I should be working today, but (and I want loads of sympathy here folks) I'm off sick with a work related injury. Thankfully it's nothing too serious, certainly nothing as serious as last time.
On Thursday we got called to a big conference centre in town for a (possibly) suspended/dead/fitting male – so we rushed over there and were met by their security who had rather cleverly staked out both entrances to this place so that they could lead us to the patient. Parking up we had to climb a couple of flights of stairs carrying nearly all the equipment from the ambulance. Our first response bag, oxygen and associated kit, defibrillator, suction and carry chair are quite heavy, and as were were in a rush to get up the stairs we were a bit out of breath when we reached the patient.
The first thing that we saw (and were very happy about) was that the patient hadn't suspended, and was instead thrashing around on the floor with some security guards and the centre's medic sitting on top of him. Approaching closer we saw that he wasn't fitting, but was instead very combative, trying to fight off the people who were holding him down in a very confused nature. Aha! we thought, 'he's post-ictal'.
During the post-ictal phase of a seizure, the fitting has stopped, but the patient is often disorientated, sleepy or aggressive. In this case it appeared that the patient was both confused and aggressive – he wasn't responding to anyone trying to talk to him to calm him down, and he could only make guttural sounds. Normally these episodes last less than half an hour, so we stay with the patient until we can get them into the ambulance.
Sometimes the aggression can come from physically being held down, the patient is confused and frightened, and all they can feel is people holding them down – so they struggle. I suggested that the security guards let him go, which only resulted in the patient trying to stand up, only to fall over again (don't worry, we caught him) and unfortunately the centre medic got a head butt for his trouble. I managed to get a blood glucose reading, which was normal, and a work colleague phoned the patients mother, so I could get a bit of history. The patient is normally fit and healthy, not diagnosed with epilepsy, but has had two fits in the past two years. All during this phone conversation the mother could hear her son shouting in the background. He had never been violent before.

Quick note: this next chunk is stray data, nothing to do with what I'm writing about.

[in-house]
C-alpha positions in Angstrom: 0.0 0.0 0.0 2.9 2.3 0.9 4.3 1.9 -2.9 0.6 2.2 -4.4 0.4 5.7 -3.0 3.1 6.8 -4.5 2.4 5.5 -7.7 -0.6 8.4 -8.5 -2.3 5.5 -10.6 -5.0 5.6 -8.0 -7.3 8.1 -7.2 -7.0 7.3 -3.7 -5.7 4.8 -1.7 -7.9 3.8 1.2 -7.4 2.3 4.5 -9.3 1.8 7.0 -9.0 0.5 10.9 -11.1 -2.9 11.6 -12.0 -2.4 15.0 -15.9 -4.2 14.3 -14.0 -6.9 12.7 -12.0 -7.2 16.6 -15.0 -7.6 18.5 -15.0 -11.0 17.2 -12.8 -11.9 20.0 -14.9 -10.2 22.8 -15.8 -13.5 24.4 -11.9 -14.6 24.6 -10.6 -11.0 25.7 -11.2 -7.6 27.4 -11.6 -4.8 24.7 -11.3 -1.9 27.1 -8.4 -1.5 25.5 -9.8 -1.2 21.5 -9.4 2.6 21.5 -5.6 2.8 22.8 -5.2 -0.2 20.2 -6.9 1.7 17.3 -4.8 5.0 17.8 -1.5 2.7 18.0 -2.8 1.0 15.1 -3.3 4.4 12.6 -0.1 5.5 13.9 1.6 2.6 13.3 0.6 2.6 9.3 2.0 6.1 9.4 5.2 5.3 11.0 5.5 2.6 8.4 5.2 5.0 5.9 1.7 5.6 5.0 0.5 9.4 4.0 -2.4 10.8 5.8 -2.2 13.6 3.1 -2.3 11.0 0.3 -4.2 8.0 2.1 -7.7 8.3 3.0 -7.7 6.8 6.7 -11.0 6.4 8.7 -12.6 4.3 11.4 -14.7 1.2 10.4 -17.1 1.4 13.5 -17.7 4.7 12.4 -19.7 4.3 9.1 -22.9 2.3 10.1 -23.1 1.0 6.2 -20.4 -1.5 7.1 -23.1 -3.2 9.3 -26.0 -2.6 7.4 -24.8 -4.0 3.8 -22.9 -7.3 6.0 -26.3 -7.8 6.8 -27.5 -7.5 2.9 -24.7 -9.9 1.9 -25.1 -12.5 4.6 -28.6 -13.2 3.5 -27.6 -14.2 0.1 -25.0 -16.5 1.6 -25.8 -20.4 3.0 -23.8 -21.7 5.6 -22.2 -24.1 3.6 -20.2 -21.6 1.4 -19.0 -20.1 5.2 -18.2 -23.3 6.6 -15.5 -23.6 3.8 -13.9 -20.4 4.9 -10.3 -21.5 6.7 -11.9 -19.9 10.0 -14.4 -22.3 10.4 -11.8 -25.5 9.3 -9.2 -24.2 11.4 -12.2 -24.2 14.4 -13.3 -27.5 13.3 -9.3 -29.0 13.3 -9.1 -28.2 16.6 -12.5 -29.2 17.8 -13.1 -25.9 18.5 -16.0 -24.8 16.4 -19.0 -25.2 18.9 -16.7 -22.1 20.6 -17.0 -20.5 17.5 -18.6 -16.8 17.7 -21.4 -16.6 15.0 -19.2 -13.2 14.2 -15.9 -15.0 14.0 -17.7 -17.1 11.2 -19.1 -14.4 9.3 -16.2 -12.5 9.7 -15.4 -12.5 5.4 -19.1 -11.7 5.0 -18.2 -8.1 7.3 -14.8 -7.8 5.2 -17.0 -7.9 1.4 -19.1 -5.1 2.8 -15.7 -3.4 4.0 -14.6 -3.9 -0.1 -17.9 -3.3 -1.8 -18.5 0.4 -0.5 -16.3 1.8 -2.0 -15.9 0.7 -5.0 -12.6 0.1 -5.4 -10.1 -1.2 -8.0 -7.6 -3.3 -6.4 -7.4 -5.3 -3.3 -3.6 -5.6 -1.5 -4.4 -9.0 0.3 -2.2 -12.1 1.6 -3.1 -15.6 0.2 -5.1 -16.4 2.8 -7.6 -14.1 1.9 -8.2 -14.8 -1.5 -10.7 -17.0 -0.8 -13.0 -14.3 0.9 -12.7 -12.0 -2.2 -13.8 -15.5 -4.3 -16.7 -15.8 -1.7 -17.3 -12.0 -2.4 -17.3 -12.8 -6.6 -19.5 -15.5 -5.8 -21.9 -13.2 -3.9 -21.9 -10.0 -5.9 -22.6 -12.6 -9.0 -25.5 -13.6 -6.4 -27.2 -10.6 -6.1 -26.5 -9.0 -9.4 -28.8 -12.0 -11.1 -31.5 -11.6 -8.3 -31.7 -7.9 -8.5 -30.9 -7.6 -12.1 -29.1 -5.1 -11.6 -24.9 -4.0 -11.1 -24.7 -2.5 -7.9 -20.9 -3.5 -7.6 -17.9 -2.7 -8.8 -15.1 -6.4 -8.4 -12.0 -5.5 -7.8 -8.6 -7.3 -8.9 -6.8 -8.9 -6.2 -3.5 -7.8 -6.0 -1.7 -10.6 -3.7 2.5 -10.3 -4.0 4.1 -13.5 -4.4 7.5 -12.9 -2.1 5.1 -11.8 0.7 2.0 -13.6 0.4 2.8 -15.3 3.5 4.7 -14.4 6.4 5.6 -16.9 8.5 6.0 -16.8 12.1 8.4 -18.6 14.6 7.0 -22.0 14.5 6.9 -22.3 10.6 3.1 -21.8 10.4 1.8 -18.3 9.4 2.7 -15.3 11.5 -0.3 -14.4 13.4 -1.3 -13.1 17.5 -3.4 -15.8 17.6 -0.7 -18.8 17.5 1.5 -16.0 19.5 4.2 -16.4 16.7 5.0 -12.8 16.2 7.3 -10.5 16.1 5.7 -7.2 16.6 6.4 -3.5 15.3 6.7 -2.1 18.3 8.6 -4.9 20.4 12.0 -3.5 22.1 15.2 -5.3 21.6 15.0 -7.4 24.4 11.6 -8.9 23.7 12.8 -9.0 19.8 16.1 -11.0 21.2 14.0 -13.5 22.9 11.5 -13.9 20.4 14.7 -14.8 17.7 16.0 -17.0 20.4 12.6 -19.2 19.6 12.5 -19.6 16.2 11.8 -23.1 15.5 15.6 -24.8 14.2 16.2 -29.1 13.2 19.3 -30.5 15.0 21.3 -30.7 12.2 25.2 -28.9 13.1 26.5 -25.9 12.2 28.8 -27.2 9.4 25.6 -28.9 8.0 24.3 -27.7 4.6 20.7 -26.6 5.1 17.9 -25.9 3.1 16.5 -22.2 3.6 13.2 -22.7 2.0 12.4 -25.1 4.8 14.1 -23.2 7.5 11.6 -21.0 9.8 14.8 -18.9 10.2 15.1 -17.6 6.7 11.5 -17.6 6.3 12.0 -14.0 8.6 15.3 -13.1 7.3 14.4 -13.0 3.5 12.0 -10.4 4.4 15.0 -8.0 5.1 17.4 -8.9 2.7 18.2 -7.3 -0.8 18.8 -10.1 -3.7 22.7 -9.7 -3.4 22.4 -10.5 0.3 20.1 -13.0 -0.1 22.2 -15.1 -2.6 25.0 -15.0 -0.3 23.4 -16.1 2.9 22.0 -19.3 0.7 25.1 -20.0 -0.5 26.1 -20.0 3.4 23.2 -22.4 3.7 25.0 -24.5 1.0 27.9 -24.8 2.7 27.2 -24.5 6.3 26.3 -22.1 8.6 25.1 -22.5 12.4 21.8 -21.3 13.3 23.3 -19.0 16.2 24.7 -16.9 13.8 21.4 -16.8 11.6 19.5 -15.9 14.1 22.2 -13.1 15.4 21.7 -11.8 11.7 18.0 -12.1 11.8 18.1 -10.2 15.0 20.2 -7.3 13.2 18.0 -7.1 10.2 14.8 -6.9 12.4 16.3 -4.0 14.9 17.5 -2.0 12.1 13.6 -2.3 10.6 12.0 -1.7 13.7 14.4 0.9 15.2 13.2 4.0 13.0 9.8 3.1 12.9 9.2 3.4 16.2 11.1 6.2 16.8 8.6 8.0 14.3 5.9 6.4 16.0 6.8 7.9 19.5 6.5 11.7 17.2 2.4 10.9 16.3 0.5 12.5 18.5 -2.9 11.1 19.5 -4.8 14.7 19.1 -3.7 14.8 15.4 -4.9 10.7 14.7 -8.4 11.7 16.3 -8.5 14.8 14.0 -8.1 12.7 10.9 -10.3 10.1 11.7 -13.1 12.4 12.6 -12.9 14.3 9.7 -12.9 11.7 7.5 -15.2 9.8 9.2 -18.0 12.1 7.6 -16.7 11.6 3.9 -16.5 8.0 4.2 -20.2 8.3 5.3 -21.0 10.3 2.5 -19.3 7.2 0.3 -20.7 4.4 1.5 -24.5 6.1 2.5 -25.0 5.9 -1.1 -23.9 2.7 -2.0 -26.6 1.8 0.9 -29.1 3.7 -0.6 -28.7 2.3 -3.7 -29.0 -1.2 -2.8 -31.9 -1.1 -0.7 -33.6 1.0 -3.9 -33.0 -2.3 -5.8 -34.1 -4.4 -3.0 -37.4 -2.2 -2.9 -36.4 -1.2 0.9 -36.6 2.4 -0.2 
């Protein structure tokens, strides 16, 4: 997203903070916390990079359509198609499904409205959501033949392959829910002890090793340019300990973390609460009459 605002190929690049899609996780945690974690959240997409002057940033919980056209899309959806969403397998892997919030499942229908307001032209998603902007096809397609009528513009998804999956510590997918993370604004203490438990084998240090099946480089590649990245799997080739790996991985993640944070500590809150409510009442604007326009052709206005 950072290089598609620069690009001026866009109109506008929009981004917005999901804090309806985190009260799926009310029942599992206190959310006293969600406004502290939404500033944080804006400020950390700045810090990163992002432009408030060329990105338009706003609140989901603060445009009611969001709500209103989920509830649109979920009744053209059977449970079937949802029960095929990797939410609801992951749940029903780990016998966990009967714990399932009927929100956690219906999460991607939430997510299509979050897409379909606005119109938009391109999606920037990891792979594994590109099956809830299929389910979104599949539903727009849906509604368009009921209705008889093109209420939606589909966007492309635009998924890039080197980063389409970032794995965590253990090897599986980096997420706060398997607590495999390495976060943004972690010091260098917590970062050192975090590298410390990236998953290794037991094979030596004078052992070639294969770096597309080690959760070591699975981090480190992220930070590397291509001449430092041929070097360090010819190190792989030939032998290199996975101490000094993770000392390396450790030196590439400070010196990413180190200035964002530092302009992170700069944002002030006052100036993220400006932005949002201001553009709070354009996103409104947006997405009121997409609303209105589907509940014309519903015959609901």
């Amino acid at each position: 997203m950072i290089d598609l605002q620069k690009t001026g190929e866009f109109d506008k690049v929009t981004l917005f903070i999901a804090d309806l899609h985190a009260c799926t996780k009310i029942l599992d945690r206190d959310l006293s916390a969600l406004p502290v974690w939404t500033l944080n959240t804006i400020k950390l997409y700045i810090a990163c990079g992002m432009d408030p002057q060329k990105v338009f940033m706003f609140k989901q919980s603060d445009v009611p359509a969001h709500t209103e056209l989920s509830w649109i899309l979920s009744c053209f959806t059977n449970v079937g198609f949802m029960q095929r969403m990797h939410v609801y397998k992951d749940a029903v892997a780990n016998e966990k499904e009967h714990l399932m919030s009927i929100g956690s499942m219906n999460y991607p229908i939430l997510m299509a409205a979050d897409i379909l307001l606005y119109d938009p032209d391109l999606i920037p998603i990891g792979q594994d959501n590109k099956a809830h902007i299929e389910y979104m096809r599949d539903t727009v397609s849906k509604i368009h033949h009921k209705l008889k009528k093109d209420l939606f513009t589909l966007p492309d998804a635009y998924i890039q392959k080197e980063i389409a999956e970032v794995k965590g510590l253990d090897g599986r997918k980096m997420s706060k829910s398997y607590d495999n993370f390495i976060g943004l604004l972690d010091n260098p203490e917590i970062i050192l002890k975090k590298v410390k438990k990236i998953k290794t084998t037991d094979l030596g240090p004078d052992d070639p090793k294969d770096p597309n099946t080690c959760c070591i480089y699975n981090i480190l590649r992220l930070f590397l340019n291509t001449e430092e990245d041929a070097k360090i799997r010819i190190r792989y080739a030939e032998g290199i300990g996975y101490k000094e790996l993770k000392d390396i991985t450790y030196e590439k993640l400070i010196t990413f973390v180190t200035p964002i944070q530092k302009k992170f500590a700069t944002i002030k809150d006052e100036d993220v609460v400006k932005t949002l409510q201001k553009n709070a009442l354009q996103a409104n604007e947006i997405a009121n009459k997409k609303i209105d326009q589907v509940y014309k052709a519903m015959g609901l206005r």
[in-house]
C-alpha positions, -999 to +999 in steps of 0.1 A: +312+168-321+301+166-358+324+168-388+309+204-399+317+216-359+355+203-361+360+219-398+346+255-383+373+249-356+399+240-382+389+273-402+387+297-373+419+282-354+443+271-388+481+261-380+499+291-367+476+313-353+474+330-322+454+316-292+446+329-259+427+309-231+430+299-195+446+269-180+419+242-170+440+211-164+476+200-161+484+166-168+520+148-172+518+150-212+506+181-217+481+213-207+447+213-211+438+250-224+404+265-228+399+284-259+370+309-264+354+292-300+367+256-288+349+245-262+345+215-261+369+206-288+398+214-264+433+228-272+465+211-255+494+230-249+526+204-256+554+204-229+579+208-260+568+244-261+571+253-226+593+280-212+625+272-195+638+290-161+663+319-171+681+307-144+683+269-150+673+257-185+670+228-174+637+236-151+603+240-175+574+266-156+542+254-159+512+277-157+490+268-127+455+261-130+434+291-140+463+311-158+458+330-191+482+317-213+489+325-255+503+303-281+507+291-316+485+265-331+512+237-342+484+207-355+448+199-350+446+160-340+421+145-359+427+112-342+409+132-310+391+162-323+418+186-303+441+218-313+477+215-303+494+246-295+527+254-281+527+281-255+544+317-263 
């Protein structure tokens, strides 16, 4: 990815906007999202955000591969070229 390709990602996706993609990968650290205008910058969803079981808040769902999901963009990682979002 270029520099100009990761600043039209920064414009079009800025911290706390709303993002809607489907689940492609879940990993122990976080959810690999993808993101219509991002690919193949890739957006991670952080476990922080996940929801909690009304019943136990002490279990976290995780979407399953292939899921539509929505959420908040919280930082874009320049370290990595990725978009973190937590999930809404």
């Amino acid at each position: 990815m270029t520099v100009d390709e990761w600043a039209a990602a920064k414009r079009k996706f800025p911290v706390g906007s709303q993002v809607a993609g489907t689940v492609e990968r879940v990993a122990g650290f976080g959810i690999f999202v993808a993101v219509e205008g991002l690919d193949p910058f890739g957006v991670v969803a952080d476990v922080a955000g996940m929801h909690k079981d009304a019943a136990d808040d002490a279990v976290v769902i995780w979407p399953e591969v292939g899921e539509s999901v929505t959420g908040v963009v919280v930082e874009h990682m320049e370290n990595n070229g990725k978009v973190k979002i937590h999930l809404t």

We resigned ourselves to a bit of a wait, so we managed to get him over to a leather couch, and held him down there – after ten minutes there was no change in the patients condition, normally they get a bit tired or they start to have a change in their condition. So we started to think about other ways in which we could help the patient at the scene. We couldn't get him to the ambulance while he was so combative, and so we thought he might need some form of sedation. I ran back to the ambulance and asked control to get us a BASICS doctor, or at least someone who could give some form of sedation.
Instead after about 10-15 minutes we got the Physician Response Unit, which is a new service where a doctor from the Royal London Hospital covers medical emergency calls, it's a bit like HEMS only without the helicopter, and instead of going to Trauma, they instead deal with medical emergencies.
The doctor (who is a very nice man) and paramedic crew with him took one look at the patient, listened to the patient's history and decided that sedation was a very good idea.
Cut forward 40 minutes worth of trying to sedate the patient with increasing amounts of medication. For the medically trained out there, the patient needed 10mg Haloperidol and 17mg of Midazolam. At one point the doctor was thinking about knocking the patient completely out and intubating him (something that has it's own risks). But luckily the patient was sedated enough for us to get him out of the conference centre, and into out ambulance, where we 'blued' him into Newham hospital just in time for him to wake up (the sedation lasting only around 15 minutes) where the doctors there did paralyse and intubate him.
We have few ideas why the patient was so violent and so deeply confused – it's something that will be investigated in hospital. We were considering epilepsy, head trauma (from when his head hit the floor), meningitis (so antibiotics were given on scene) or some form of brain insult. I'm asking my crewmate to find out what happened to the patient.
The reason why I am off sick? Well after holding the patient down for an hour and ten minutes, I managed to sprain my thumb. As I can't be considered safe to carry a patient downstairs, I'm taking today off (plus two days of leave) so that my thumb can heal and I can get back to
saving lives picking up drunks again on Monday. Oh, and it's my birthday tomorrow – 33 is such a young age don't you think?